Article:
Despite what biologists say, limits on bluefish go unrevised

October 08, 1995|By Peter Baker | Peter Baker,SUN STAFF

The Atlantic States Marine Fisheries Commission voted last week not to further restrict commercial and recreational catches of bluefish, which biologists say are being overfished along the Atlantic seaboard.

The bluefish management board had passed a proposal to cut limits from 10 fish per day to three per day at an eight-inch minimum size for recreational fishermen and to reduce the commercial catch by 20 percent.

The two halves of the proposal were intended to reduce the overall catch of bluefish by 40 percent.

According to fisheries biologists, spawning stocks have been far below average since 1982, and the species has been overfished since 1986.

Canada geese committees

The Department of Natural Resources is organizing committees in Eastern Shore counties to identify habitat needs of wintering migrant Canada geese.

"The goal of the committee is to help DNR in the sound management of the migrant Canada goose population wintering habitats on the Eastern Shore," said DNR Secretary John R. Griffin.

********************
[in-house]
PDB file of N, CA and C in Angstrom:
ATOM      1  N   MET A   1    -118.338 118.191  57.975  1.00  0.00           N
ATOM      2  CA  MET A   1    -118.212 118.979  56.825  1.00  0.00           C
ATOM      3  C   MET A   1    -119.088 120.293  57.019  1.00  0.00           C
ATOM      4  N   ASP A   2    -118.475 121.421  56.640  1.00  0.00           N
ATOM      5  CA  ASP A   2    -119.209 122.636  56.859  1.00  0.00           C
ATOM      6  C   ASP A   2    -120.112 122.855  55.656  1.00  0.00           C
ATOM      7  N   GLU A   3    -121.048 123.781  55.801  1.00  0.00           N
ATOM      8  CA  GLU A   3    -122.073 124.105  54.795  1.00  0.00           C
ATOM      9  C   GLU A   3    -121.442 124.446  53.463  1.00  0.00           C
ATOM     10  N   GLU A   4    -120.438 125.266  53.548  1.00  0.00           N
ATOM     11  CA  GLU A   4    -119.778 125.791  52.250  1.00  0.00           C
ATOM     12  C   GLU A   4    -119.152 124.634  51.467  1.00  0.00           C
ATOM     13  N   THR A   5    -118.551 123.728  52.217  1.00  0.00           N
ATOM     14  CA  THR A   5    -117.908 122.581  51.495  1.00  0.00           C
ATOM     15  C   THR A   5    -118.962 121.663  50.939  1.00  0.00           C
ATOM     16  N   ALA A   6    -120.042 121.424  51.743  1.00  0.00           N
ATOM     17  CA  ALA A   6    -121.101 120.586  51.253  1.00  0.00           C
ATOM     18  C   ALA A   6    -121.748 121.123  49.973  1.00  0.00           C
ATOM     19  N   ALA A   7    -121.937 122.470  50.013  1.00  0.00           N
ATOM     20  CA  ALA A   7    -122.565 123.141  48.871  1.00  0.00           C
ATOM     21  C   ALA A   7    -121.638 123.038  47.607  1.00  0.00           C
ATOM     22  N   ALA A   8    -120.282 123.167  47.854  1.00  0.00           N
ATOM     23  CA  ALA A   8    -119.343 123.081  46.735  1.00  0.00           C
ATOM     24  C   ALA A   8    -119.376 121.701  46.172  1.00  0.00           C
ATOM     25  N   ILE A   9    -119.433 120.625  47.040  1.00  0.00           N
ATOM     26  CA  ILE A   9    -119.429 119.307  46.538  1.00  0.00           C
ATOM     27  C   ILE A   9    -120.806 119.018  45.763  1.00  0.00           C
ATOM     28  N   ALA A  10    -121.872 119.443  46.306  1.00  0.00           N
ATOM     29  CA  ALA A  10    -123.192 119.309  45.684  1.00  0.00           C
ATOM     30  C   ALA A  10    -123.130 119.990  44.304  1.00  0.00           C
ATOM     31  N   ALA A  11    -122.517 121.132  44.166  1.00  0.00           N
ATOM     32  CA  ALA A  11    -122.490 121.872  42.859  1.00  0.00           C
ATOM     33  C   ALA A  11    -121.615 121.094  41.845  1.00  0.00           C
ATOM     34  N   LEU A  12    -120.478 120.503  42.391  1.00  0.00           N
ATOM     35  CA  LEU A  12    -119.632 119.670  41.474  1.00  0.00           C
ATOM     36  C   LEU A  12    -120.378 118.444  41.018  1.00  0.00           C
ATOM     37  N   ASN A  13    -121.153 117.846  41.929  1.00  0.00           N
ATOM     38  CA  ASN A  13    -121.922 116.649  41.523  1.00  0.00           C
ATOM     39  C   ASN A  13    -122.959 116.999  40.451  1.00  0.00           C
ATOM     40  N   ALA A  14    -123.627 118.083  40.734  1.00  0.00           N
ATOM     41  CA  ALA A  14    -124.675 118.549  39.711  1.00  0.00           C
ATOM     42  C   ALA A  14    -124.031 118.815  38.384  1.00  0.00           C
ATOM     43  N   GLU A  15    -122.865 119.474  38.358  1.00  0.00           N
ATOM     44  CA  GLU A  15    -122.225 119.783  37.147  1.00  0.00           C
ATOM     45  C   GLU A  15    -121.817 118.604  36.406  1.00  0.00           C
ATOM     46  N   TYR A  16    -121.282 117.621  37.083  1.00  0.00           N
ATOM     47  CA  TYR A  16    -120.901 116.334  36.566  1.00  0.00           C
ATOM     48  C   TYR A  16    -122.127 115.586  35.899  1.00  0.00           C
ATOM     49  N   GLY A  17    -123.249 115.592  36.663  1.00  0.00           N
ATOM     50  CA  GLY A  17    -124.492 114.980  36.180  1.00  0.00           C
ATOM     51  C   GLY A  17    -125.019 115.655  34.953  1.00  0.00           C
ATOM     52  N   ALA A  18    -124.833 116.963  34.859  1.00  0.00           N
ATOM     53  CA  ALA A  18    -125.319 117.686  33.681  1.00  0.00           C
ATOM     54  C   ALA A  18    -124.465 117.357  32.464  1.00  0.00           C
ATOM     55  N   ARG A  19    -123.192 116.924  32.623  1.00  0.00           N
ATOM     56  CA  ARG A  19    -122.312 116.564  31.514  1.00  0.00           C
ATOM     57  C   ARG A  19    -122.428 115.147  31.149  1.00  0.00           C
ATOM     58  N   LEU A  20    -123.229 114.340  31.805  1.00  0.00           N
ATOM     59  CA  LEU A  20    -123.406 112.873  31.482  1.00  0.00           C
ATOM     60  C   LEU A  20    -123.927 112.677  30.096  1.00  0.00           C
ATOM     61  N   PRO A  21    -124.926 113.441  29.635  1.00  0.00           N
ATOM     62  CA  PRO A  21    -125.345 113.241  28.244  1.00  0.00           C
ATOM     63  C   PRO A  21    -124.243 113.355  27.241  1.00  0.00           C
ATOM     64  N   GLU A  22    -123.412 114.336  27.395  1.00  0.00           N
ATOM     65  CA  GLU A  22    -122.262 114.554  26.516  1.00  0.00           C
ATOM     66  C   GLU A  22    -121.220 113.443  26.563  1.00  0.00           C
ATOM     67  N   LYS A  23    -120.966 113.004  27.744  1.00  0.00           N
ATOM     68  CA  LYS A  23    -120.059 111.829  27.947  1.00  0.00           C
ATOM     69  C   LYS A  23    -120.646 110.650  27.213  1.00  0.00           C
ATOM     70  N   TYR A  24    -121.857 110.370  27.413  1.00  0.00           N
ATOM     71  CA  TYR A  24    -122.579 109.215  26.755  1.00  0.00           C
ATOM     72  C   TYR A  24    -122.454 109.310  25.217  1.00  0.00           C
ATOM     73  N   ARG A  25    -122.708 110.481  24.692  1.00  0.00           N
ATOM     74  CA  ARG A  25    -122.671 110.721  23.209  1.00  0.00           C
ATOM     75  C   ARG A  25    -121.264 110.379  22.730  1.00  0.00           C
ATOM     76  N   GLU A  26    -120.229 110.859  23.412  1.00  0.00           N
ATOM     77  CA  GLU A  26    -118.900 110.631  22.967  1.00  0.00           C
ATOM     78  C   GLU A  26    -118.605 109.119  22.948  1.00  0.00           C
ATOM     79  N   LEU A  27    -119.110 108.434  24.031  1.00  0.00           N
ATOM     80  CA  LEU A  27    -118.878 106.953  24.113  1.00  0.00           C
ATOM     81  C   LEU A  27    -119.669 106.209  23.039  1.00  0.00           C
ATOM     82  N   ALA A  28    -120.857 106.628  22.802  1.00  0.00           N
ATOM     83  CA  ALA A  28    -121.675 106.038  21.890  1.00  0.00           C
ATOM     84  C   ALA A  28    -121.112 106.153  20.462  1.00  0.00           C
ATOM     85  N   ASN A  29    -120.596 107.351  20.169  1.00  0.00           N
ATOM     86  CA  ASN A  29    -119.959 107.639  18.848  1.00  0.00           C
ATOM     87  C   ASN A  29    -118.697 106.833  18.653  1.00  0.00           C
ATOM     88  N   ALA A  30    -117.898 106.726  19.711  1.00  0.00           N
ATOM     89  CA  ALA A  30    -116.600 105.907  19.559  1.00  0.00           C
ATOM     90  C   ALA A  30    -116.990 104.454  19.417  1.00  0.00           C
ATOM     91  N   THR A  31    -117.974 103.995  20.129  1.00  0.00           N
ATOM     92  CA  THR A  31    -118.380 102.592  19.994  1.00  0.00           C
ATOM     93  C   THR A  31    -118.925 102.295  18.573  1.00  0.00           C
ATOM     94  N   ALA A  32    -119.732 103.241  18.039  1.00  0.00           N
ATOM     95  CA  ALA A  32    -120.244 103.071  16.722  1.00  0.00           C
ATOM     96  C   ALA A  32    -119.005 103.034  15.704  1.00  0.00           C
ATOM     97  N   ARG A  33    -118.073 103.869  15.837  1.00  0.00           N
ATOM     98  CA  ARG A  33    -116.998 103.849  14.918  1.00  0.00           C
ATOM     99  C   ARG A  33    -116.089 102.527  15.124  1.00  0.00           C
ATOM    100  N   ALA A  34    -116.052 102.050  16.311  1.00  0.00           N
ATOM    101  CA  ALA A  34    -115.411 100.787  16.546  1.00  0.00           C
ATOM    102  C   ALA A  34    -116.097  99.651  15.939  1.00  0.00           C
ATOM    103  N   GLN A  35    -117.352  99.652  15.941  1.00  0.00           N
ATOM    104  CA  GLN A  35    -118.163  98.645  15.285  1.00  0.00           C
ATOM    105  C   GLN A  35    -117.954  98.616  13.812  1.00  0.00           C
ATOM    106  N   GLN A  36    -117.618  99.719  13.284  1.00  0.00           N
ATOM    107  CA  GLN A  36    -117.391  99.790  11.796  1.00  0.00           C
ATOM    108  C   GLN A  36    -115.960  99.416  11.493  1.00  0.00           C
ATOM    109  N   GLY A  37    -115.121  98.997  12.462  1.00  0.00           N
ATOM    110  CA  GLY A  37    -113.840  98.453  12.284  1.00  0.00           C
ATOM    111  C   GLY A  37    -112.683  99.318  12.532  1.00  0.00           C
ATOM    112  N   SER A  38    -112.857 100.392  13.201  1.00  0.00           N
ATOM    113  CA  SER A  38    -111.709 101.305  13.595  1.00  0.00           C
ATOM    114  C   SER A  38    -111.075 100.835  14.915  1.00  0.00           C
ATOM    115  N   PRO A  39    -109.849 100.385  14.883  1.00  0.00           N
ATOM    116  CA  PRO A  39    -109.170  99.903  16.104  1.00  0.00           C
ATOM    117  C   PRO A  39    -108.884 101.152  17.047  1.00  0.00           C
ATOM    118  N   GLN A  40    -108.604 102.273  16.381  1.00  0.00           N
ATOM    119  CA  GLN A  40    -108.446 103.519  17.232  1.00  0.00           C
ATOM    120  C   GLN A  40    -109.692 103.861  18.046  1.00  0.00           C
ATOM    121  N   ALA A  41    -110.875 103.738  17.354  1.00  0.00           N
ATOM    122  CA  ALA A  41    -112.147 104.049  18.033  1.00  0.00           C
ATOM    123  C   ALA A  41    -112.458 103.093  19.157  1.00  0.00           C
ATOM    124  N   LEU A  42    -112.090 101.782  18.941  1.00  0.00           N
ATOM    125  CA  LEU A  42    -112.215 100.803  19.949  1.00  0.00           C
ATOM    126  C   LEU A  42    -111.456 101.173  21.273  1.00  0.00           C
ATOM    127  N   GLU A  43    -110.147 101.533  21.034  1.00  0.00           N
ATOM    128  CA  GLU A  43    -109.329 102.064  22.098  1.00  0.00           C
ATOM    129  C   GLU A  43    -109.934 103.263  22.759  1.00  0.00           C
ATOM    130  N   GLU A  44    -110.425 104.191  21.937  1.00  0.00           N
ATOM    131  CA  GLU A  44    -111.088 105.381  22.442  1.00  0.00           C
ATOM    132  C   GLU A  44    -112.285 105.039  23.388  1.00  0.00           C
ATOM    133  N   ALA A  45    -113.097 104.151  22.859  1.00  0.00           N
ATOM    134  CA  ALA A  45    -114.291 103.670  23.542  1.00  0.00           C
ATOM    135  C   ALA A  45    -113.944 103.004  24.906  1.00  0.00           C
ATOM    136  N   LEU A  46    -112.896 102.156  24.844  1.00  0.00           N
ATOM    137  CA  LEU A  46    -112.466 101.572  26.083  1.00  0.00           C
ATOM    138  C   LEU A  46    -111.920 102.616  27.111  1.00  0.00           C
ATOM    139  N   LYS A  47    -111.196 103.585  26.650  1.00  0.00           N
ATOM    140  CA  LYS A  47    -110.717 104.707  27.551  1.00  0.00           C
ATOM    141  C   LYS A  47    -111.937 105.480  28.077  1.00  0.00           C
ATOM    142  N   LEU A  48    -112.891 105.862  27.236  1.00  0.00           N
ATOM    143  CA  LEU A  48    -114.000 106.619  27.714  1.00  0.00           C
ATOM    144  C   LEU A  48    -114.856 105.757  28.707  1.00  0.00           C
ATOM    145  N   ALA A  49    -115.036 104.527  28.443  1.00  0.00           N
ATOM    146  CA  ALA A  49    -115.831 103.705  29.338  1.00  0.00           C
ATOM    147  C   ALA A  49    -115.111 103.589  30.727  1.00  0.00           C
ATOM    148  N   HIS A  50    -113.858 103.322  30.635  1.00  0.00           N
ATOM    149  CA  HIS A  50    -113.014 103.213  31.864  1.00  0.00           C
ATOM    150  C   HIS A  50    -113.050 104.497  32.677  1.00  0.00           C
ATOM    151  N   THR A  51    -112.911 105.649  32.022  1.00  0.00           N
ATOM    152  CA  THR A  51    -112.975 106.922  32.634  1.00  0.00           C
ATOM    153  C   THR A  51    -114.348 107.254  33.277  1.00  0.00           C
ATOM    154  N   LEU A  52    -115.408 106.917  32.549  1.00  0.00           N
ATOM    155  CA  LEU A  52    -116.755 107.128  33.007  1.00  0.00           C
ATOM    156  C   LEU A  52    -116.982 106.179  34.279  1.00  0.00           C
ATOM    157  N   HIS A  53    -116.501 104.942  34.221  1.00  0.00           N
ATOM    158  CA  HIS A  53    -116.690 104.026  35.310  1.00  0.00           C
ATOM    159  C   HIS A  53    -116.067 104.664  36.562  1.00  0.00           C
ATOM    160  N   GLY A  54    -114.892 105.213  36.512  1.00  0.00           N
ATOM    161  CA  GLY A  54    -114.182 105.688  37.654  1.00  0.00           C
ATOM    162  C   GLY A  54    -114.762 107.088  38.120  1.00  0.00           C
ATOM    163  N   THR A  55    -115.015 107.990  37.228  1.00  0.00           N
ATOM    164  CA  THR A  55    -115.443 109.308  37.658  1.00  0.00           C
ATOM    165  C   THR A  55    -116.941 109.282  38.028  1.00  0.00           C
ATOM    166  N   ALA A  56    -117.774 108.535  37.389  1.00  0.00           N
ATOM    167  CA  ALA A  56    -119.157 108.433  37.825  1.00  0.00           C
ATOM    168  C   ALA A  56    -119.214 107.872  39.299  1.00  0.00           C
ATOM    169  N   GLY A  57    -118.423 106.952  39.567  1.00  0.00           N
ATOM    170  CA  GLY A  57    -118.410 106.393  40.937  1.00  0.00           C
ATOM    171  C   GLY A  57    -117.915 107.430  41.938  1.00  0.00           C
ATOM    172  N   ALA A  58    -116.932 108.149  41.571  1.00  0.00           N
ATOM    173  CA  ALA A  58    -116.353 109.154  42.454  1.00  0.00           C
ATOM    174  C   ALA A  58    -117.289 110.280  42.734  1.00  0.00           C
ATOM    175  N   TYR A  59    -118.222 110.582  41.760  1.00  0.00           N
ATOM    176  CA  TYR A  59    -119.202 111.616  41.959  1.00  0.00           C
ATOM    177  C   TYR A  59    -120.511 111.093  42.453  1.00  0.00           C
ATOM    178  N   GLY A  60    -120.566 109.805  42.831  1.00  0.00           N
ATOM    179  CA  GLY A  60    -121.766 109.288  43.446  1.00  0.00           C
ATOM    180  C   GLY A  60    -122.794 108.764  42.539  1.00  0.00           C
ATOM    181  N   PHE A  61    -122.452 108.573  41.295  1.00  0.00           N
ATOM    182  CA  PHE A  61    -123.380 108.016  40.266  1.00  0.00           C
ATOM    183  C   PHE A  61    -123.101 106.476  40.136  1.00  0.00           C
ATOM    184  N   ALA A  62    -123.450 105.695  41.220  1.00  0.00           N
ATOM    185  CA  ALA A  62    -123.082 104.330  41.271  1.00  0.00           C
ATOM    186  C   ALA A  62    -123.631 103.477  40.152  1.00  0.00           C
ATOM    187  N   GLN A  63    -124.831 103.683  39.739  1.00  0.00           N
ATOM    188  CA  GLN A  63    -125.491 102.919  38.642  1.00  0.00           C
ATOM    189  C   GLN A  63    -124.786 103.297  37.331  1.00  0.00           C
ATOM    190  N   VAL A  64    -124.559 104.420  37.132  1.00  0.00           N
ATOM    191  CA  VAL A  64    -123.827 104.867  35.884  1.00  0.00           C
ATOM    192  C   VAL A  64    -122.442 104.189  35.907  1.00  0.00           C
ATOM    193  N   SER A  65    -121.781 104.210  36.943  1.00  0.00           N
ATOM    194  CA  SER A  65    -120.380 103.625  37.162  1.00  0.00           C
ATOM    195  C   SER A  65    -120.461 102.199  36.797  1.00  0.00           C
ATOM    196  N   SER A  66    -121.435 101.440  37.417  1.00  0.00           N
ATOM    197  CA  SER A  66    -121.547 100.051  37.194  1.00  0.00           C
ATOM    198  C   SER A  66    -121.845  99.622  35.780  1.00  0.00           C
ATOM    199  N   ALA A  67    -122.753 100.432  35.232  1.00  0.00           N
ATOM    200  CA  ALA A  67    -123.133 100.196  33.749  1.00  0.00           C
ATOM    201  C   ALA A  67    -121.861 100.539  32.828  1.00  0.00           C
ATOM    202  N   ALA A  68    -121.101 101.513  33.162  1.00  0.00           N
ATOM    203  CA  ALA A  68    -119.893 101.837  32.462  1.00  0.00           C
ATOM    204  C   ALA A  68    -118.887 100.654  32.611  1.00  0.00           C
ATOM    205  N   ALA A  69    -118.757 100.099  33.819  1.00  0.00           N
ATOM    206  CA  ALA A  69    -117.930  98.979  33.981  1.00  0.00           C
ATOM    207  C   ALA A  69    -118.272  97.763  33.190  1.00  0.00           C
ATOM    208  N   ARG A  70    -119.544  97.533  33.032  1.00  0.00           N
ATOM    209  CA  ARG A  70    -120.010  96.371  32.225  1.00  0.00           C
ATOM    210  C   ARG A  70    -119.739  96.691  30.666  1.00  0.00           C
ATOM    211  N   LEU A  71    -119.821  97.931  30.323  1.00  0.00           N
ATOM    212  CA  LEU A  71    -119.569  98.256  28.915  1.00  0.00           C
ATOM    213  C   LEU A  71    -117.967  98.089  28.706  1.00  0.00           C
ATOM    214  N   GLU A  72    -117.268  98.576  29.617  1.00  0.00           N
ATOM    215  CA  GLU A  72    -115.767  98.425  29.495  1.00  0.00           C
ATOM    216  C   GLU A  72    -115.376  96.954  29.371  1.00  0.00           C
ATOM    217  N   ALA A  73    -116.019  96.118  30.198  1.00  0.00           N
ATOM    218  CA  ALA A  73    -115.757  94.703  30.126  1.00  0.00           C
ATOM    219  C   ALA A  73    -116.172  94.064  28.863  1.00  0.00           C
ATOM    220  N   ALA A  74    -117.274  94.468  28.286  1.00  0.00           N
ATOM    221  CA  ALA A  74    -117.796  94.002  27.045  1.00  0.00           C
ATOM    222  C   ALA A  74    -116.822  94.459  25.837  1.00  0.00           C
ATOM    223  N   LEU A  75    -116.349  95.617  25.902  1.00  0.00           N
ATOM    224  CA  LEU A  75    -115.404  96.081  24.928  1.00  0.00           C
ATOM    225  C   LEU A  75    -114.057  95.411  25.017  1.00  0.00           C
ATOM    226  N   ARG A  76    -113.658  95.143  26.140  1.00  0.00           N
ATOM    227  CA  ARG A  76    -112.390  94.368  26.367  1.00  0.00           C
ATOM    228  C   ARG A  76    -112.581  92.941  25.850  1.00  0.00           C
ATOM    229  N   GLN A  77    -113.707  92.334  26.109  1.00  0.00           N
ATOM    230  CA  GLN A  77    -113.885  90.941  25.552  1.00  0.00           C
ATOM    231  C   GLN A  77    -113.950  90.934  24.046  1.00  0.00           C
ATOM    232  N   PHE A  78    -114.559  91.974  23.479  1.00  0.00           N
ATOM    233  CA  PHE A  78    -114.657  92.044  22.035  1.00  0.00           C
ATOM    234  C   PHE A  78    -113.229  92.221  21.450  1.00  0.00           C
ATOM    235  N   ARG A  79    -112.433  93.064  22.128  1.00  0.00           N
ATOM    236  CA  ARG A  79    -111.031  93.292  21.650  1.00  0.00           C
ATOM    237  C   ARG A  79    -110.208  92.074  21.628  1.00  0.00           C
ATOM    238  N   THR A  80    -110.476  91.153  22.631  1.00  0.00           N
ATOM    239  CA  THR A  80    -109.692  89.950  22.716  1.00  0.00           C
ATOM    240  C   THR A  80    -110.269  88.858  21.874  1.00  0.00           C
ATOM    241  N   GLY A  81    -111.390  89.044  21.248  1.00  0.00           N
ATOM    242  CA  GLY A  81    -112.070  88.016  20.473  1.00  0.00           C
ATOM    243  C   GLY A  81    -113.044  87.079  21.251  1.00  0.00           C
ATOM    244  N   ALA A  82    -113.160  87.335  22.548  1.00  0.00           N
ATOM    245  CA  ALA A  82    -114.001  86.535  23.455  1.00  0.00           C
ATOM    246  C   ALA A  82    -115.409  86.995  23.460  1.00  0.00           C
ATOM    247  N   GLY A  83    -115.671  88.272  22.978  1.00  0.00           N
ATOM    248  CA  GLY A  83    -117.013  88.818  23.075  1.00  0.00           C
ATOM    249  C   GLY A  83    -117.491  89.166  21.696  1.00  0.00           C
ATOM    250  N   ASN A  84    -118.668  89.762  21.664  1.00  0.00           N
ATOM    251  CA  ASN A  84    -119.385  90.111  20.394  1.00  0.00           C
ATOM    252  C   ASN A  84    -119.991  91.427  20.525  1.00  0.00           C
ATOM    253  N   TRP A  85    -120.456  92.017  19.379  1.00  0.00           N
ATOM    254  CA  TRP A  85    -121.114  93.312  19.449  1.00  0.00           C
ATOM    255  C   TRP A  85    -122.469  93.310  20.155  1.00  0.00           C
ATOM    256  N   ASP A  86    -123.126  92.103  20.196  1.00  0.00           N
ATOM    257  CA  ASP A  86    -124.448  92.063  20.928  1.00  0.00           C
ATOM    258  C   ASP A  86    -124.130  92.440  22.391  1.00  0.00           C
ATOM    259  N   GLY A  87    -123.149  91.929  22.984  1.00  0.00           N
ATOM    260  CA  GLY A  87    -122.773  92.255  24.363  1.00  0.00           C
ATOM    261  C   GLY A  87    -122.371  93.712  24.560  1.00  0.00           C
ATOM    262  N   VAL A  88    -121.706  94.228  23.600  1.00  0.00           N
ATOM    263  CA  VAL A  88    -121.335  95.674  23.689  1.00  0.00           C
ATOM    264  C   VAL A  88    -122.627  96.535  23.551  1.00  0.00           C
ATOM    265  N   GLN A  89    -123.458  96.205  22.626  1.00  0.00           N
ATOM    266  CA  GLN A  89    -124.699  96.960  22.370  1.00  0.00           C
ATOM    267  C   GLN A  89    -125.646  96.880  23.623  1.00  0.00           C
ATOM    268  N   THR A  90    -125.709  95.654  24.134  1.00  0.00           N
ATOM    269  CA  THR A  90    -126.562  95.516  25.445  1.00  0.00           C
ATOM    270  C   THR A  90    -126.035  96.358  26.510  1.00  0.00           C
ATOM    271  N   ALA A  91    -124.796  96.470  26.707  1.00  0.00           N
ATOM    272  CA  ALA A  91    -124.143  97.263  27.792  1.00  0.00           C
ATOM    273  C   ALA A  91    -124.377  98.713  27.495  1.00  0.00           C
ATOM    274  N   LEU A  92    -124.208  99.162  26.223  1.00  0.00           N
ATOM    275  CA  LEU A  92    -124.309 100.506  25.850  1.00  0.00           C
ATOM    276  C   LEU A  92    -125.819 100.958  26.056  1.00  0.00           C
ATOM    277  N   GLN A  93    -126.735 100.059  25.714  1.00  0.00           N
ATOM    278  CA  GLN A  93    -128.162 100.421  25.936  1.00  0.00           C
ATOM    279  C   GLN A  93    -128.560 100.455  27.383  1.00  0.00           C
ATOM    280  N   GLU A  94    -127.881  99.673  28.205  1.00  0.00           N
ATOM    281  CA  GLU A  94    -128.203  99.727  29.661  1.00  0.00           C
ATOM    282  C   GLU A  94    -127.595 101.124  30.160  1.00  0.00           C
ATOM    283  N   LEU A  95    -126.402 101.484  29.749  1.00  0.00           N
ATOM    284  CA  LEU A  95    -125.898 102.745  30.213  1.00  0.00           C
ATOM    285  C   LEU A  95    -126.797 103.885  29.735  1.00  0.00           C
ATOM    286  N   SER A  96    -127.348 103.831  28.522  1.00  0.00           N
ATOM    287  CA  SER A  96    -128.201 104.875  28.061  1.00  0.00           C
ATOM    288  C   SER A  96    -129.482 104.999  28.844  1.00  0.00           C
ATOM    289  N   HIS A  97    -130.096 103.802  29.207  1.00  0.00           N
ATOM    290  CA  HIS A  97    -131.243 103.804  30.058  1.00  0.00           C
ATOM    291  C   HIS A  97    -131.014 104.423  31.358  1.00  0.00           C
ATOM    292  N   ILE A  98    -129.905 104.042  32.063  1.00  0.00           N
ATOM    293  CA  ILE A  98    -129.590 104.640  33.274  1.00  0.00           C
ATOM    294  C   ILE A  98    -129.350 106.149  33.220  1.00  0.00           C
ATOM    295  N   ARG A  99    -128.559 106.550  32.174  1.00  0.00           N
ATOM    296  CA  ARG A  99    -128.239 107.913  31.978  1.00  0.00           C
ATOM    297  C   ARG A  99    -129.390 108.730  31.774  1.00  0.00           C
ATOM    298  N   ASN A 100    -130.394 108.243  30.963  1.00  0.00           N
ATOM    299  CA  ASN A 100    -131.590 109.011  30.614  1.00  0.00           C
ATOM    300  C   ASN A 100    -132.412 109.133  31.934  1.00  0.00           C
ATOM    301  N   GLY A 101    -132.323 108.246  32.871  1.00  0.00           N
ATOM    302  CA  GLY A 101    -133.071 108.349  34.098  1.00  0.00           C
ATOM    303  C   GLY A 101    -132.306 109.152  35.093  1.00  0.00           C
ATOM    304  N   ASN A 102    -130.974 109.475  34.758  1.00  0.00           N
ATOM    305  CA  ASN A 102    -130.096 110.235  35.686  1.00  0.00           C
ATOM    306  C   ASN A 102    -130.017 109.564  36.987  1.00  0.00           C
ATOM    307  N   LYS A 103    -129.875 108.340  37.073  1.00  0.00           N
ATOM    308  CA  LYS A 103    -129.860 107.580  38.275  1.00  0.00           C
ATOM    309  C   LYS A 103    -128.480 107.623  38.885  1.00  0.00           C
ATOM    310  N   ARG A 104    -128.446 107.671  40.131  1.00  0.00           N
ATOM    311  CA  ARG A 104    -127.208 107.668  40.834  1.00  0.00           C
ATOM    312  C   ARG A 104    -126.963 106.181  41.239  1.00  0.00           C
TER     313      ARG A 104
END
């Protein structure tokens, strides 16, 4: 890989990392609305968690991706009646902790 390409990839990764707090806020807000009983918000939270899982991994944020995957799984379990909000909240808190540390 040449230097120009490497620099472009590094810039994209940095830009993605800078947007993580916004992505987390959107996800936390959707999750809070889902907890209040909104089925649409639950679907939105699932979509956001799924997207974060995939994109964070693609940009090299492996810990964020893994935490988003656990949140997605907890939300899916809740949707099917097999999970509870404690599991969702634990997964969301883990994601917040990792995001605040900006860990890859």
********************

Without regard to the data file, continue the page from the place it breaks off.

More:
In Dorchester County, for example, the committee is encouraging farmers and landowners to leave some unharvested crops in their fields and offering free wheat seed to landowners of farms where Canada geese traditionally forage.

"The Canada goose has provided countless hours of enjoyment to both hunters and tourists alike," said Dorchester committee chairman Randy Hiers. "We need to take care of the remaining birds to ensure our children have the same opportunities."

The Atlantic Flyway population of migrant Canada geese has declined in recent years because of poor breeding conditions in Canada and hunting pressure. The Canada goose season has been closed throughout the flyway for at least one year.

DNR's Wildlife Division is organizing similar committees in Cecil, Kent, Queen Anne's and Talbot counties.

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